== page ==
Erk hesitated. "Nino, are you awake?" he whispered.
"N-nnnnooooo," she yawned. "Where . . . where am I?"
"You fell asleep reading the . . . novel . . . literature . .. " Erk shuddered as he looked at the novel. "So I thought you could sleep here tonight."
"Is this your room?"
"It's neater than mine."
"I know." Erk knew. Erk knew very well, because the last few times he had been in Nino's room, things had fallen on top of him. They may have been socks. They may have been monsters. Erk just hoped that he never saw them again.
"Can I stay here?"
"Sure. Jaffar is right outside."
"Really?" Nino peered into the darkness.
Maybe. Maybe not. But Erk could still feel Jaffar's breath down his back.
"Go back to sleep."
"Why aren't you sleeping?"
"Something very old and boring?" Nino asked doubtfully, rolling over on his bed. She shielded her eyes from the candle.
"Yeah. Something old and boring."
". . . Erk . . . "
She stared at him. "Nothing."
Most mysterious. Erk returned to his book.
". . . Erk! Somebody left something on the table!" Nino waved the parchment in front of his face. He didn't get much sleep last night (waiting for Jaffar), but he managed to hold Nino's warm hand and snatch the letter.
Erk slowly read the letter.
'Dear Erk' (it began, though the e was flipped around and the r none too steady). 'Xxxxxx XXXxxXXX xXxxXOOoooo XoXXOooOOox xxxoDDddddDd rrRRrraaAaa.'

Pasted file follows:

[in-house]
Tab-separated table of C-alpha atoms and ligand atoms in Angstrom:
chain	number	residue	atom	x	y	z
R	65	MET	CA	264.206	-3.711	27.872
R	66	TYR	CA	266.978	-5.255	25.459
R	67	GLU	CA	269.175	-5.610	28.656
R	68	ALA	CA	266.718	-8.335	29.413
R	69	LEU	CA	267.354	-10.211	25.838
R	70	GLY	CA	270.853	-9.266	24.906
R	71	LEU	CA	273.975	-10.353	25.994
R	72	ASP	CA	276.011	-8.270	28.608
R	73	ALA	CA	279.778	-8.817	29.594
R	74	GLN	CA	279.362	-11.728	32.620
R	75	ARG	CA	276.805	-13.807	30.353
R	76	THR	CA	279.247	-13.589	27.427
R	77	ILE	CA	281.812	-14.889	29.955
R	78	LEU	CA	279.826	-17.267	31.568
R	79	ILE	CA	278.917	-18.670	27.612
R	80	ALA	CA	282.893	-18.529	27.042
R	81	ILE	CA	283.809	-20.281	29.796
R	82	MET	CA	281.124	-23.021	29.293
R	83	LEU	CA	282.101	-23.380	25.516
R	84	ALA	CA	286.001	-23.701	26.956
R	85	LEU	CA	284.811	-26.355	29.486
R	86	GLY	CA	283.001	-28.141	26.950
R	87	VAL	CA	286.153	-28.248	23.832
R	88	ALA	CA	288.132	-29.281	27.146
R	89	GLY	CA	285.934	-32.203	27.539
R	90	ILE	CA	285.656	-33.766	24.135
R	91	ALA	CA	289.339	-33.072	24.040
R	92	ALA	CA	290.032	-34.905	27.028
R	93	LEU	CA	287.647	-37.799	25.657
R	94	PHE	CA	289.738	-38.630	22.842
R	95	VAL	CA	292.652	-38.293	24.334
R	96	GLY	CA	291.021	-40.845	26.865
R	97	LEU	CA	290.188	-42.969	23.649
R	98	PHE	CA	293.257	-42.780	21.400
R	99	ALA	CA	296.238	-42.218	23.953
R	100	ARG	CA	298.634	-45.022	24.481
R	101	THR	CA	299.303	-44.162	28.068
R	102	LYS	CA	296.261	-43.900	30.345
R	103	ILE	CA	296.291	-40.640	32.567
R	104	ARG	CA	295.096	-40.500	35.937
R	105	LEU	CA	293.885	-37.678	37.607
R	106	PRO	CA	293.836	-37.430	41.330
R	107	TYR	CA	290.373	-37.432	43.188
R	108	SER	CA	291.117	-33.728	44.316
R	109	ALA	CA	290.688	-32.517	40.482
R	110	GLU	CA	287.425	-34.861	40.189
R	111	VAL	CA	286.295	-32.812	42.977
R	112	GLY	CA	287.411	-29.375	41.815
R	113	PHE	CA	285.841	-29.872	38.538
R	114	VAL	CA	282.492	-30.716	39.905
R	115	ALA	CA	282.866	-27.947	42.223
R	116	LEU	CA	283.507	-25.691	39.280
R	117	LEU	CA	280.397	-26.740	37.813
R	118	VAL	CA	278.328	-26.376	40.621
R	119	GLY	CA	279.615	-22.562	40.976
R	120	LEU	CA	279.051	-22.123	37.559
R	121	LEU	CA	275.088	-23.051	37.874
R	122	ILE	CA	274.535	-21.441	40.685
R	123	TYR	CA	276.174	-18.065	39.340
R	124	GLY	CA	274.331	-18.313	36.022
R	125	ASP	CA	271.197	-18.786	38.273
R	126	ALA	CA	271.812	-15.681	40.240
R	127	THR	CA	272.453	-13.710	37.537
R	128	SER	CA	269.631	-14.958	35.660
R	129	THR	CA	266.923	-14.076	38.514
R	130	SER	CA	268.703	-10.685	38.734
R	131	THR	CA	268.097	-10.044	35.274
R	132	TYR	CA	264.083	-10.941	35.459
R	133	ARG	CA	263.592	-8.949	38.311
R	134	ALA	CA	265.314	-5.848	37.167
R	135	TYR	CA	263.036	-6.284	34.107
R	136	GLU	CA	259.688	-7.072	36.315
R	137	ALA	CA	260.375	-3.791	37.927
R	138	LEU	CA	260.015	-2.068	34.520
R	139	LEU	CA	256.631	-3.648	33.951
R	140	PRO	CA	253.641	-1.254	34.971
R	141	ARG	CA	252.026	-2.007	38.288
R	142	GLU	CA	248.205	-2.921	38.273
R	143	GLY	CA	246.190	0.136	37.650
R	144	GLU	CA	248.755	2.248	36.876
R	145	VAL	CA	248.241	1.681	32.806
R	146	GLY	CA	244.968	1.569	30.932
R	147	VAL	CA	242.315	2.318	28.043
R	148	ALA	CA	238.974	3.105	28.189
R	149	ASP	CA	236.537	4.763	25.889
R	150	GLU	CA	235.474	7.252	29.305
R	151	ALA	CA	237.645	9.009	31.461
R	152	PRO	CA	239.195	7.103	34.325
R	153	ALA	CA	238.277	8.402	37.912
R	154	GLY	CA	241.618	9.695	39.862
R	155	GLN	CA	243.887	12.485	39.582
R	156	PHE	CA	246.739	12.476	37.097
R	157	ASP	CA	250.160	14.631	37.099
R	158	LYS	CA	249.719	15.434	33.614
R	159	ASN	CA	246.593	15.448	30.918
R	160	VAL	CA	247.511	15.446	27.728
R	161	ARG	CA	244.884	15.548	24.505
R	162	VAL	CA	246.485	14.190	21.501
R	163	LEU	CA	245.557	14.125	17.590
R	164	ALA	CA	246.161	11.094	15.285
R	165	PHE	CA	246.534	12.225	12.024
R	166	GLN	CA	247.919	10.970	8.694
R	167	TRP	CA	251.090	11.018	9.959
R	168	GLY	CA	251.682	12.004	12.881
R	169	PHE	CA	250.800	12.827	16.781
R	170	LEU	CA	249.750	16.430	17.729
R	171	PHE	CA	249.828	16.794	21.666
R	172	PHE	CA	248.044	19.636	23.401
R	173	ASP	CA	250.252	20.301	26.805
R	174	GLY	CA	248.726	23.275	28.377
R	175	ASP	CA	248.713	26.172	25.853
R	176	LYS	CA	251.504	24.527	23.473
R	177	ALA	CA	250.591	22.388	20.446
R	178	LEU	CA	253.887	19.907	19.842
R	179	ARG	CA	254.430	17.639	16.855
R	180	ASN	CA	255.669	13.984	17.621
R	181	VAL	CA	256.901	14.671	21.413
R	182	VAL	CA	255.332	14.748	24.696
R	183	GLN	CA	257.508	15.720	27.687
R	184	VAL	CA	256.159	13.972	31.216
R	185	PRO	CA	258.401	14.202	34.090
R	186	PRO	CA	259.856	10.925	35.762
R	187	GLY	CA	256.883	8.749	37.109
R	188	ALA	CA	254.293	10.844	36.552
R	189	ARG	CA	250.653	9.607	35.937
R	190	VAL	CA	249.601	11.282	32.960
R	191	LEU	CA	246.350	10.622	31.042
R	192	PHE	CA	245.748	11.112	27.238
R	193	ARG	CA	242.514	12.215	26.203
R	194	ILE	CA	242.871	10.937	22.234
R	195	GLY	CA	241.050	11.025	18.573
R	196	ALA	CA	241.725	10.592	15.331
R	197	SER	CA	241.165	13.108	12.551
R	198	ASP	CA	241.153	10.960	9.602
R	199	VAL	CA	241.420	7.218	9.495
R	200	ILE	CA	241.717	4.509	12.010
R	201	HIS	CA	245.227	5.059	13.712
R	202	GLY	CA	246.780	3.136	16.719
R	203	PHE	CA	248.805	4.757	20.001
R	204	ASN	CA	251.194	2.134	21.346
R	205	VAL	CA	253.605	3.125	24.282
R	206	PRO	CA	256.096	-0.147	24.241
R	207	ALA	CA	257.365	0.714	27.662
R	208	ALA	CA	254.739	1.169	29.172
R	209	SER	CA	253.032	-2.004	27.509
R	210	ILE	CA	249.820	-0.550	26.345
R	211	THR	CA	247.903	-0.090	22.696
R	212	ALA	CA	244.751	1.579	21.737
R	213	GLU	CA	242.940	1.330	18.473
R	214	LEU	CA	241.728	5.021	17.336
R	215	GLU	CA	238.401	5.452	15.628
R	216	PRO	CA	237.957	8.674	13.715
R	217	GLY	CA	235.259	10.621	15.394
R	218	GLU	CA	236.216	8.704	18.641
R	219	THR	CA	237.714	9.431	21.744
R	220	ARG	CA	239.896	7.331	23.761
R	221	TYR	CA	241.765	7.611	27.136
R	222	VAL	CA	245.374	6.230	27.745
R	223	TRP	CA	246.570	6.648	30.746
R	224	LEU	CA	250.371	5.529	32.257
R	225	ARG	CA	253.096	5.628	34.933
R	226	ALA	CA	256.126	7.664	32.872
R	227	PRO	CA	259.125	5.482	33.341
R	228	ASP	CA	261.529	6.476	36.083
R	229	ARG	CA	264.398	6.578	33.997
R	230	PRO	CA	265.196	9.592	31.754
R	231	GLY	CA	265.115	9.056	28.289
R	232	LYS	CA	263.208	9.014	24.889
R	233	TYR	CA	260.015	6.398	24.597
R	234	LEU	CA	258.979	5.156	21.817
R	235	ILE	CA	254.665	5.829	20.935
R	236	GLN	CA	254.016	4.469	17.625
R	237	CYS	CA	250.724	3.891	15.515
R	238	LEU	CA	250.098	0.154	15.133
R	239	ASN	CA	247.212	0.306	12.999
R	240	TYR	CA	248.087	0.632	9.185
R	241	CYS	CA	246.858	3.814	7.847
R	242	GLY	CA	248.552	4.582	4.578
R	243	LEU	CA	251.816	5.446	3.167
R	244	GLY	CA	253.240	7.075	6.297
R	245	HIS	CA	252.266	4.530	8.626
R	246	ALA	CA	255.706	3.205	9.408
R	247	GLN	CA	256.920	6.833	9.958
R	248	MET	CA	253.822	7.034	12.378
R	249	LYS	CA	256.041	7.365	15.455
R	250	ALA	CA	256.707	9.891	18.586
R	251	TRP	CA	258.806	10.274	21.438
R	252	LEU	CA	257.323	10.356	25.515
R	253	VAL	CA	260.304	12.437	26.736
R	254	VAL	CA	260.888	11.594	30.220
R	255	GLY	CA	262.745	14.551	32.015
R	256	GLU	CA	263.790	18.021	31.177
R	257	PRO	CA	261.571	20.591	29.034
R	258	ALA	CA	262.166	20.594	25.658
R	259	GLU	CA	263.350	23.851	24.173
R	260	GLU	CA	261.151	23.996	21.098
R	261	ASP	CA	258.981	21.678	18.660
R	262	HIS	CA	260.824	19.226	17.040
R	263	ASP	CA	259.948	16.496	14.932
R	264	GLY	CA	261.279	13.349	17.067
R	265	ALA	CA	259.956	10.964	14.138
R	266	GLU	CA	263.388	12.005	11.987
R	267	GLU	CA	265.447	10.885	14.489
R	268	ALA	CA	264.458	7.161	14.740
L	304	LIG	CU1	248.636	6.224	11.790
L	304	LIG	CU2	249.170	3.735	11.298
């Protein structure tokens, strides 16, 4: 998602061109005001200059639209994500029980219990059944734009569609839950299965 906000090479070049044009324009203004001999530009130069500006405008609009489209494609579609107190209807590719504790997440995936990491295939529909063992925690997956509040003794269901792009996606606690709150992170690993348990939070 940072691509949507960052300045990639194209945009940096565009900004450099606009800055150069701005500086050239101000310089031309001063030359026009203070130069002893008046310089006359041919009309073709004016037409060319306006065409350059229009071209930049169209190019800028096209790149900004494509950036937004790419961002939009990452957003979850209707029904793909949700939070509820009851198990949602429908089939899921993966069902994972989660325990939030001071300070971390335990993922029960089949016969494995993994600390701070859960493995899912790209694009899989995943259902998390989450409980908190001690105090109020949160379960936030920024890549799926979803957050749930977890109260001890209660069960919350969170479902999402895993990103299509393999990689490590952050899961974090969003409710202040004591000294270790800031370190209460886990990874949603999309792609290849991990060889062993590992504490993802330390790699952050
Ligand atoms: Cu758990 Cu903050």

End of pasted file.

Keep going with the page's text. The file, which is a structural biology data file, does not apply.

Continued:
It was a most interesting letter.
"I can read it for you. If you like."
She cleared her throat. "Dear Erk," she said. "I think I like you. From your secret admirer."
That explained why Louise pinched his cheeks today.
"Let's use this as a practice," Erk said. "Take out some parchment, and write what I dictate. Though I know that you're not very good with writing words yet. But very good at writing the alphabet, am I correct?"
"Very good!" Nino said vigorously. "My work ethic is seven point six eight oh!" She had also recently learned decimals.
"Hm. Start out the letter with . . . 'Dear Secret Admirer.' Am I going too fast?"
"Not at all." Nino furiously scribbled down the X's.
"Dear Secret Admirer . . . though I appreciate your emotions, and recommendations, I do not think I can return your feelings . . . "
"Why not?" Nino jumped up, quill in hand. "You didn't even—even give her a try!"
"Sit down and write," he said, pushing her forehead. "Where was I? Right. 'Because although I understand how you feel . . . '"
Nino sluggishly wrote a few 'A's.'
"'I have a very cute student, to whom I am very dedicated. And I do not think I can leave her at this time . . . '" Erk put his hand on Nino's head. "No, sorry. Change that to, 'ever.'"
"Oh, Erk, do you really mean that?"
He saw the incoming hug, and winced as her head knocked against his collarbone. And though it was tiresome to borrow somebody's sword and sleep with it by his side, he was sure that all the nightmares of Jaffar's teeth was worth this hug.
Except for that one dream, where Jaffar ate him whole.
But that was another matter.